Avoiding Bankruptcy In The New Year

How to Avoid Bankruptcy?

While most people do not think about avoiding bankruptcy, because they are employed or have cash reserves, if you are reading this blog post, you have come to this web site because you have questions about bankruptcy. One question I am often asked, is how to avoid bankruptcy. This question can arise in several scenarios.

Write Down All Your Spendings

The first comes from people who are working, have an income and are wondering if the relief of filing for bankruptcy may be worth the damage to their credit rating. These are often people who are able to make their bills, but have nothing left over. To them I say, you should do an experiment. See if you really are making your bills, or whether you are really putting yourself farther and farther behind. Start by getting a small notebook you can carry around with you and write down every penny you spend, even if it is on a candy bar or a quarter into a parking meter. Also include expenditures made with a credit card or debit card. At least once each week, review the listings and see if there is anything you can eliminate. Once you have eliminated some expenditures, see if you are now doing better. It has been found that when people write down everything they spend, they spend less. (This works for food, too.)

Compare your Credit Card Monthly Statements

Another thing to do is pick a day out of each month, preferable the beginning or end of the month. Add up your credit card balances on that day each month, and see if they are rising or going down. If they are rising, figure out why, maybe with the notebook method. If the balances are always going up, you are heading in the wrong direction. If you can make the balances go down each month, and you can pay your other bills, you can avoid bankruptcy, but remember, if you are paying only the minimum balances on your accounts, it could take over 10 years to be debt free.

If These Don’t Help

If after doing these things, you still cannot make ends meet, you should consider bankruptcy. Most bankruptcy lawyers will provide a consultation at no cost so you can see what you face and consider what you might want to do.
The other scenario is where someone has lost a job and is using credit cards and loans to make ends meet. For this person, the situation is much harder, and is complicated by not knowing when you will be able to get back to full earnings. If you do have a reasonable expectation of finding new work within a short time, it is also reasonable to keep using your credit cards to stay afloat. Once you do return to work, though, you should make use of the two methods mentioned above to track your financial well-being.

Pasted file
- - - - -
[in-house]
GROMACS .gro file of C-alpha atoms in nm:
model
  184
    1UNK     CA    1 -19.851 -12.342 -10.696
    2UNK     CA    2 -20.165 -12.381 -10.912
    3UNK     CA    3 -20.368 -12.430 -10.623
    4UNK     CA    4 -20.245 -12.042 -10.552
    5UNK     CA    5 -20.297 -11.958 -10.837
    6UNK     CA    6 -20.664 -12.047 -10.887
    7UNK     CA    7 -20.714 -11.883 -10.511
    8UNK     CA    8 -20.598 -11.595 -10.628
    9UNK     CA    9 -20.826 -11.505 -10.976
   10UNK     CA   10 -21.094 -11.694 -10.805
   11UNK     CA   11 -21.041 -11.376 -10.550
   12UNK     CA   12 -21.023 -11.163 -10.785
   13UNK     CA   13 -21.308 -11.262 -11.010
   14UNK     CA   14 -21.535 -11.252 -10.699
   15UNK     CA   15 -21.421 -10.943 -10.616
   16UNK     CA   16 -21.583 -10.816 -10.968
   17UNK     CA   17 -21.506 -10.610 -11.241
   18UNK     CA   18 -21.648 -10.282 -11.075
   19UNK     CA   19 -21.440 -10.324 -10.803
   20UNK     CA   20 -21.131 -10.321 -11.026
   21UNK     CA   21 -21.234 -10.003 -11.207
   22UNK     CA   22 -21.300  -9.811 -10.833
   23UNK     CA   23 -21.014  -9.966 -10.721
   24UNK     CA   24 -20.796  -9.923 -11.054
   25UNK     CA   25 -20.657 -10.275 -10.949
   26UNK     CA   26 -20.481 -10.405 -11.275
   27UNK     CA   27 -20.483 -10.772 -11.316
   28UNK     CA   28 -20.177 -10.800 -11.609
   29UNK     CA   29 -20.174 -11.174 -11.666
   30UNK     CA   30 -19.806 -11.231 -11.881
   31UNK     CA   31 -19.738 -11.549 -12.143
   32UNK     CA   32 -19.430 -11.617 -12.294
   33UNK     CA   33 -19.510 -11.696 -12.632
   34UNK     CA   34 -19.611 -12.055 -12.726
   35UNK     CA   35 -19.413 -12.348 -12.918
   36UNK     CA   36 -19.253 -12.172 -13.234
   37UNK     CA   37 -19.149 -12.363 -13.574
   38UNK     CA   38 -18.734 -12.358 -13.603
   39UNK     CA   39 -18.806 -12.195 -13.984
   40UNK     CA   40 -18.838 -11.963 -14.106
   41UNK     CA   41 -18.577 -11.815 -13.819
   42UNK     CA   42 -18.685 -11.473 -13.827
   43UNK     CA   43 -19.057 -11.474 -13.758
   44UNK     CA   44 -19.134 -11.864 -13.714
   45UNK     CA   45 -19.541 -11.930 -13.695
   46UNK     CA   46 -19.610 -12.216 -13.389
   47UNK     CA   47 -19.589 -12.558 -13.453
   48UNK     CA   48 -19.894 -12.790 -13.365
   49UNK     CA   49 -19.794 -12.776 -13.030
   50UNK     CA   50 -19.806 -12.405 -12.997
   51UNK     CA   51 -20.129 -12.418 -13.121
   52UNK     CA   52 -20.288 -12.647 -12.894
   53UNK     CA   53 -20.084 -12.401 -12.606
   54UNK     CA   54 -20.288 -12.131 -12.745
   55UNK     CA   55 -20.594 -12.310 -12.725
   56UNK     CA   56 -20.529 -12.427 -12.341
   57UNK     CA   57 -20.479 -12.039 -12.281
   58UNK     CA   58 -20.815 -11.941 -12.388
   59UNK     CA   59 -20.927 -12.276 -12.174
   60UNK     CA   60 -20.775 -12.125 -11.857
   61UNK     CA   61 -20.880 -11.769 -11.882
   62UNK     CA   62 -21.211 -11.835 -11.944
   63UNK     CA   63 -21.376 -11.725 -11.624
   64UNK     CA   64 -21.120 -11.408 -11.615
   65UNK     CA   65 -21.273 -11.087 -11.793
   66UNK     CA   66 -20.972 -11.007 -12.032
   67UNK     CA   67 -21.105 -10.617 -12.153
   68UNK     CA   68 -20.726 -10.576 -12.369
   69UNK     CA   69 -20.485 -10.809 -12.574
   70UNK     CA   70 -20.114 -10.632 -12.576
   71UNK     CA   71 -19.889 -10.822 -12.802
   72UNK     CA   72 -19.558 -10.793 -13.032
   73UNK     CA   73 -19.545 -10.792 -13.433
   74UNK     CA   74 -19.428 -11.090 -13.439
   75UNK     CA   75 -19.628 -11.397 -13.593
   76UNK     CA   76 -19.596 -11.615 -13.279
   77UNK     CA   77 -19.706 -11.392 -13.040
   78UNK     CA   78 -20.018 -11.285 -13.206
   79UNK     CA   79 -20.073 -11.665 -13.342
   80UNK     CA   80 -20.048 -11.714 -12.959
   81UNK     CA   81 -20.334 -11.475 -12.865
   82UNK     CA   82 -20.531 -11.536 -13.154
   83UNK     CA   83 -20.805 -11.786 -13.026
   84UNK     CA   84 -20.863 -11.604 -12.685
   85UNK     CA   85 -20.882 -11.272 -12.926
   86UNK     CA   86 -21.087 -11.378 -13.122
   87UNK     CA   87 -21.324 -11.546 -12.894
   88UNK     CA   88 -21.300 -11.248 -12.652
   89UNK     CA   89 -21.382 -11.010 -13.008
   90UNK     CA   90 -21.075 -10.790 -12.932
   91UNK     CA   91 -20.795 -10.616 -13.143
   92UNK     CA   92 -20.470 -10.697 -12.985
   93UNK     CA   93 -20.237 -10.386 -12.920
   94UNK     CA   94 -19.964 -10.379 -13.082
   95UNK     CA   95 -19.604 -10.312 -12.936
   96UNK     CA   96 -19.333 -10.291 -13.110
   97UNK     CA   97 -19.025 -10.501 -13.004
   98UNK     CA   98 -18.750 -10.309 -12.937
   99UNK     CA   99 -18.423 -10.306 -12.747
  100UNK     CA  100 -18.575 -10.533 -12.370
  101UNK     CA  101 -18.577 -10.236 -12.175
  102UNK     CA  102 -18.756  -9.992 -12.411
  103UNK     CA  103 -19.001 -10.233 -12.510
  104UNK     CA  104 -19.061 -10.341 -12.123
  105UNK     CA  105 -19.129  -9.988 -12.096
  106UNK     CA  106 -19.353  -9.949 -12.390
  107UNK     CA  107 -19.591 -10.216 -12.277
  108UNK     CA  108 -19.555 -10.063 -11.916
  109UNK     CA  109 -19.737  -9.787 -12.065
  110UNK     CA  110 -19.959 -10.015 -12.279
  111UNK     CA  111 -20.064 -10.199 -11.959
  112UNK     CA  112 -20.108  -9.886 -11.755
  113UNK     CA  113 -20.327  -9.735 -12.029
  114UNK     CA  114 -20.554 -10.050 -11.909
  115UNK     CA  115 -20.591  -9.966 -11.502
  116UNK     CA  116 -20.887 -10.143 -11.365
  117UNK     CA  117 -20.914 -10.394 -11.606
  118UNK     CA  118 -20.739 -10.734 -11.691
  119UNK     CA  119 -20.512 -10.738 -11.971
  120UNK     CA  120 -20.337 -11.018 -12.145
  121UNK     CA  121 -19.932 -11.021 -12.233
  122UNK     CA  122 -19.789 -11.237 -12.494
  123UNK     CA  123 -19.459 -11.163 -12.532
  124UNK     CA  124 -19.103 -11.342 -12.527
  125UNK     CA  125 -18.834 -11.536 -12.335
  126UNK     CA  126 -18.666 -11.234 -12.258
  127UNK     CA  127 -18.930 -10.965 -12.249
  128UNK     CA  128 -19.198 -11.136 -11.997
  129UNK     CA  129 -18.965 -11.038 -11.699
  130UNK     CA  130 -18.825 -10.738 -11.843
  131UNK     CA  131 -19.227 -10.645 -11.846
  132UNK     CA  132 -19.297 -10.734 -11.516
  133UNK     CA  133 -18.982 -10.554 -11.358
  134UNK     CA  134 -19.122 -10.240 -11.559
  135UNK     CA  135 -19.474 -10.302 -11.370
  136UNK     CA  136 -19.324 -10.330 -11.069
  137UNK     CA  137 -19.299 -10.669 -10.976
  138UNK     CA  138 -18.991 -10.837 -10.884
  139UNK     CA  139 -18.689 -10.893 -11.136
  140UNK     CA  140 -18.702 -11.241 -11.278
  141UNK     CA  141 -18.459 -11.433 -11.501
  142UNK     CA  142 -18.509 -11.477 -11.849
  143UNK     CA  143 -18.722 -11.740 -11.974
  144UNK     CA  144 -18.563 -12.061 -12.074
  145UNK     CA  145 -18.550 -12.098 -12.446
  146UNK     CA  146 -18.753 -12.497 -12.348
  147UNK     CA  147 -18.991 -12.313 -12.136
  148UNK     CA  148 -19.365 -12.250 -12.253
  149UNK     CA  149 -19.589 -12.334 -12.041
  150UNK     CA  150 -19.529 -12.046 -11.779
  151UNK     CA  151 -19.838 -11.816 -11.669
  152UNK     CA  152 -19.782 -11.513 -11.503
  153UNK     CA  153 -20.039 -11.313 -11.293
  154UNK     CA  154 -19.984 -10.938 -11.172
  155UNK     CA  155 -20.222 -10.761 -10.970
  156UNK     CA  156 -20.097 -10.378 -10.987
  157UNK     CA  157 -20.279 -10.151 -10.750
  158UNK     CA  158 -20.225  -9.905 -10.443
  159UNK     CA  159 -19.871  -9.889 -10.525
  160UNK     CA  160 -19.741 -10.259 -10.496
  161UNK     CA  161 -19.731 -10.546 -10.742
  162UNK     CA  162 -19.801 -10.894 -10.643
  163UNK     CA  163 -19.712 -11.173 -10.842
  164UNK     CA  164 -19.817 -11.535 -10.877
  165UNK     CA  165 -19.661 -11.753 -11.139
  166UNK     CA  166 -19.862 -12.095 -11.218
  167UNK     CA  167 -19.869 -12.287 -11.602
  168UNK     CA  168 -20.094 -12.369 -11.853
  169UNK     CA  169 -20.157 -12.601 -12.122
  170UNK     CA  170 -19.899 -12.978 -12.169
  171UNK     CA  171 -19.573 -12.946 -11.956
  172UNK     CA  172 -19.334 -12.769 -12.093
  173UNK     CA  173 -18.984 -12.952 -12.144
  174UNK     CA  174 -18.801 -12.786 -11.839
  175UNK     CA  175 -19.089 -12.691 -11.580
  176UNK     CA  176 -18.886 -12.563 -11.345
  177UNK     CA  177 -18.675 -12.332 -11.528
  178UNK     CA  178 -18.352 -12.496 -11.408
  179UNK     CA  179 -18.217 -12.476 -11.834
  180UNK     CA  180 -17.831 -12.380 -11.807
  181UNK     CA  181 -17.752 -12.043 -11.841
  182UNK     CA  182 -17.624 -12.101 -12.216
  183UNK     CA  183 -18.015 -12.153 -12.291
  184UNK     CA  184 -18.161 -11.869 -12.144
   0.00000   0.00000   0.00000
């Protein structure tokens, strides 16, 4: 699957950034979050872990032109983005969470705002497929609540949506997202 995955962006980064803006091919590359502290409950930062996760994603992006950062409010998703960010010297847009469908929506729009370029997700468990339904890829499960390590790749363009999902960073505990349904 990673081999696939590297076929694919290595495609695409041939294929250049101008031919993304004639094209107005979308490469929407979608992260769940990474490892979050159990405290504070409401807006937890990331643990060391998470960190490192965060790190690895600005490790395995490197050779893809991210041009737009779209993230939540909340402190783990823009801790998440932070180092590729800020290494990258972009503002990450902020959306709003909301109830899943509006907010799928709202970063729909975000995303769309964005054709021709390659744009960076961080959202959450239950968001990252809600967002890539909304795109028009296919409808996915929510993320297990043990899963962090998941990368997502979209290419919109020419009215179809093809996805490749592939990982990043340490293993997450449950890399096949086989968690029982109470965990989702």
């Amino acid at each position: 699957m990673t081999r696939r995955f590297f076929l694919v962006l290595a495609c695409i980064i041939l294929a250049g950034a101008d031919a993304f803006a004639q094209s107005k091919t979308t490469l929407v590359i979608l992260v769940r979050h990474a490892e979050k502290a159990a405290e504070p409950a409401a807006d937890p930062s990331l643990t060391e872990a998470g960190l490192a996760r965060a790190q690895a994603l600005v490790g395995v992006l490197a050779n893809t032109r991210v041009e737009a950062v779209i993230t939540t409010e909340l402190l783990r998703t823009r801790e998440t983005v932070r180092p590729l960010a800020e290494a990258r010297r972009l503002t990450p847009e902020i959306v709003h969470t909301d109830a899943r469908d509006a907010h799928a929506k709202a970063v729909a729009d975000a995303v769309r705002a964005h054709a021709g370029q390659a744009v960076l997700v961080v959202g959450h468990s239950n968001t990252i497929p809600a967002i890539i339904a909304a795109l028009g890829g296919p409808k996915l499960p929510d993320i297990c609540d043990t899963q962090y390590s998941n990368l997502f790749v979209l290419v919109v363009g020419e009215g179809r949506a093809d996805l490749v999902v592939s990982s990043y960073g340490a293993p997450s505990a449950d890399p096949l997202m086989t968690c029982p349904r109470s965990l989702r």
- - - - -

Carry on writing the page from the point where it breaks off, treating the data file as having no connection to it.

There are two things I would want you to consider, though, and while I know they are hard to follow, they should be kept in mind. First, in some situations, large uses of credit shortly before you file can cause problems once you do file for bankruptcy, although you should be able to get bankruptcy relief even if you have to use your credit to maintain a roof over your head and food on the table. If the charges before you file are at the grocery store, that should not be a problem. If they are at Best Buy for a 62 inch television, that would be.
The second warning is not to use your retirement benefits to ward off bankruptcy. If you file bankruptcy, all of your retirement benefits are safe and you can keep them, whether they are in pension plans, 401k plans, IRAs or any other type of retirement plan. I am greatly saddened when a client comes in who has taken loans from their pension plans which only stopped them from having to file bankruptcy for only a few months, when if they had come in earlier they could have kept everything that was in their plans.
Nobody wants to file for bankruptcy, but if you cannot ever seem to reduce the balances due on your credit cards, you might want to consider it rather than sending so much of your income off to the credit card banks each month. We would be happy to talk to you at a free consultation if you want more information on the bankruptcy process.

About Allan Bloomfield

For over 30 years, my focus in practicing law has been to help people overcome what seems to them to be insurmountable financial difficulties. I have helped thousands of people file both Chapter 7 and Chapter 13 cases, and in most cases, they are able to keep all of their assets, including homes, cars, their retirement accounts and personal property.